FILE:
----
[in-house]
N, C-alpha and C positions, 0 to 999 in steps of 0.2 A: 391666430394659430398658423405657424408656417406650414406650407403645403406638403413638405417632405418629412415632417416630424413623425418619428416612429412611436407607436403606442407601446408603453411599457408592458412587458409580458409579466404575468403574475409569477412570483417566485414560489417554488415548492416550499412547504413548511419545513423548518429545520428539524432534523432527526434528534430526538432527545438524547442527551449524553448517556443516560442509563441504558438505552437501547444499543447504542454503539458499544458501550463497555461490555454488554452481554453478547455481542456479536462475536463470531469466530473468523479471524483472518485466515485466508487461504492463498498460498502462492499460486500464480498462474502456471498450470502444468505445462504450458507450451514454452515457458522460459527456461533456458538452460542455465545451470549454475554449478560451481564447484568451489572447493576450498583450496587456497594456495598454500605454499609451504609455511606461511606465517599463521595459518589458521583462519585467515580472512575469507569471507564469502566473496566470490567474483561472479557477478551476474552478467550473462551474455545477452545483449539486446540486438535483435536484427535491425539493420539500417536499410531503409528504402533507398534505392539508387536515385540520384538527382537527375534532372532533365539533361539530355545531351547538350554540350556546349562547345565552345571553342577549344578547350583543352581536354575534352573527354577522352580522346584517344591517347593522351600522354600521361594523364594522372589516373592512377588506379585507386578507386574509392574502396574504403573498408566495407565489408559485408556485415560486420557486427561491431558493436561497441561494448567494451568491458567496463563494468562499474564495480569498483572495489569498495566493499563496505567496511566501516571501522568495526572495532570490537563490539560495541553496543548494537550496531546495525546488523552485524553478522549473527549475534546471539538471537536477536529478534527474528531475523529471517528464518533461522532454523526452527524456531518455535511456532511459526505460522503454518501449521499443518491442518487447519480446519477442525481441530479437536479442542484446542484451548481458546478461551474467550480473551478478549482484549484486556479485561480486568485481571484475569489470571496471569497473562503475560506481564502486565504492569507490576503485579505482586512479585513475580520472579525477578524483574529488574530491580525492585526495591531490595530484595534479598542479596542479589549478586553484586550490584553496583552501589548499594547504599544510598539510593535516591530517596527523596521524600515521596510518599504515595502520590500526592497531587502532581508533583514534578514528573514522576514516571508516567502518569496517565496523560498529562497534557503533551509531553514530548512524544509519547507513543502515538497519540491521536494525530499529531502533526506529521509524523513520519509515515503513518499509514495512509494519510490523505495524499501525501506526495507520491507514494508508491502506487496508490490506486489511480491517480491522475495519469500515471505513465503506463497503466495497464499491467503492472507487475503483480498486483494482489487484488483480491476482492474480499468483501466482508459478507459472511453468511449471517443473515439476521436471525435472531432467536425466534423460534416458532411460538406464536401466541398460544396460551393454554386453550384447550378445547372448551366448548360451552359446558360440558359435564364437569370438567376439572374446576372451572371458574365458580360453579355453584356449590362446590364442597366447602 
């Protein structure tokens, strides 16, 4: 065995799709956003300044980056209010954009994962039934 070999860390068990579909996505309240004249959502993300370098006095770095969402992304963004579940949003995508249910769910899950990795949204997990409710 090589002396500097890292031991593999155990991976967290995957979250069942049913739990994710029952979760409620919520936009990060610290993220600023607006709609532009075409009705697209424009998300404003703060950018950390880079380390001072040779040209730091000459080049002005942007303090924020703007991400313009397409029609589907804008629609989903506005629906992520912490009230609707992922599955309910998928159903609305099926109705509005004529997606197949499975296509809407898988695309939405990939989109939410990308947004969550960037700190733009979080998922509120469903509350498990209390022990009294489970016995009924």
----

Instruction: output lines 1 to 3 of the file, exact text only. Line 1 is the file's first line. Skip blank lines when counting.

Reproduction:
[in-house]
N, C-alpha and C positions, 0 to 999 in steps of 0.2 A: 391666430394659430398658423405657424408656417406650414406650407403645403406638403413638405417632405418629412415632417416630424413623425418619428416612429412611436407607436403606442407601446408603453411599457408592458412587458409580458409579466404575468403574475409569477412570483417566485414560489417554488415548492416550499412547504413548511419545513423548518429545520428539524432534523432527526434528534430526538432527545438524547442527551449524553448517556443516560442509563441504558438505552437501547444499543447504542454503539458499544458501550463497555461490555454488554452481554453478547455481542456479536462475536463470531469466530473468523479471524483472518485466515485466508487461504492463498498460498502462492499460486500464480498462474502456471498450470502444468505445462504450458507450451514454452515457458522460459527456461533456458538452460542455465545451470549454475554449478560451481564447484568451489572447493576450498583450496587456497594456495598454500605454499609451504609455511606461511606465517599463521595459518589458521583462519585467515580472512575469507569471507564469502566473496566470490567474483561472479557477478551476474552478467550473462551474455545477452545483449539486446540486438535483435536484427535491425539493420539500417536499410531503409528504402533507398534505392539508387536515385540520384538527382537527375534532372532533365539533361539530355545531351547538350554540350556546349562547345565552345571553342577549344578547350583543352581536354575534352573527354577522352580522346584517344591517347593522351600522354600521361594523364594522372589516373592512377588506379585507386578507386574509392574502396574504403573498408566495407565489408559485408556485415560486420557486427561491431558493436561497441561494448567494451568491458567496463563494468562499474564495480569498483572495489569498495566493499563496505567496511566501516571501522568495526572495532570490537563490539560495541553496543548494537550496531546495525546488523552485524553478522549473527549475534546471539538471537536477536529478534527474528531475523529471517528464518533461522532454523526452527524456531518455535511456532511459526505460522503454518501449521499443518491442518487447519480446519477442525481441530479437536479442542484446542484451548481458546478461551474467550480473551478478549482484549484486556479485561480486568485481571484475569489470571496471569497473562503475560506481564502486565504492569507490576503485579505482586512479585513475580520472579525477578524483574529488574530491580525492585526495591531490595530484595534479598542479596542479589549478586553484586550490584553496583552501589548499594547504599544510598539510593535516591530517596527523596521524600515521596510518599504515595502520590500526592497531587502532581508533583514534578514528573514522576514516571508516567502518569496517565496523560498529562497534557503533551509531553514530548512524544509519547507513543502515538497519540491521536494525530499529531502533526506529521509524523513520519509515515503513518499509514495512509494519510490523505495524499501525501506526495507520491507514494508508491502506487496508490490506486489511480491517480491522475495519469500515471505513465503506463497503466495497464499491467503492472507487475503483480498486483494482489487484488483480491476482492474480499468483501466482508459478507459472511453468511449471517443473515439476521436471525435472531432467536425466534423460534416458532411460538406464536401466541398460544396460551393454554386453550384447550378445547372448551366448548360451552359446558360440558359435564364437569370438567376439572374446576372451572371458574365458580360453579355453584356449590362446590364442597366447602 
């Protein structure tokens, strides 16, 4: 065995799709956003300044980056209010954009994962039934 070999860390068990579909996505309240004249959502993300370098006095770095969402992304963004579940949003995508249910769910899950990795949204997990409710 090589002396500097890292031991593999155990991976967290995957979250069942049913739990994710029952979760409620919520936009990060610290993220600023607006709609532009075409009705697209424009998300404003703060950018950390880079380390001072040779040209730091000459080049002005942007303090924020703007991400313009397409029609589907804008629609989903506005629906992520912490009230609707992922599955309910998928159903609305099926109705509005004529997606197949499975296509809407898988695309939405990939989109939410990308947004969550960037700190733009979080998922509120469903509350498990209390022990009294489970016995009924």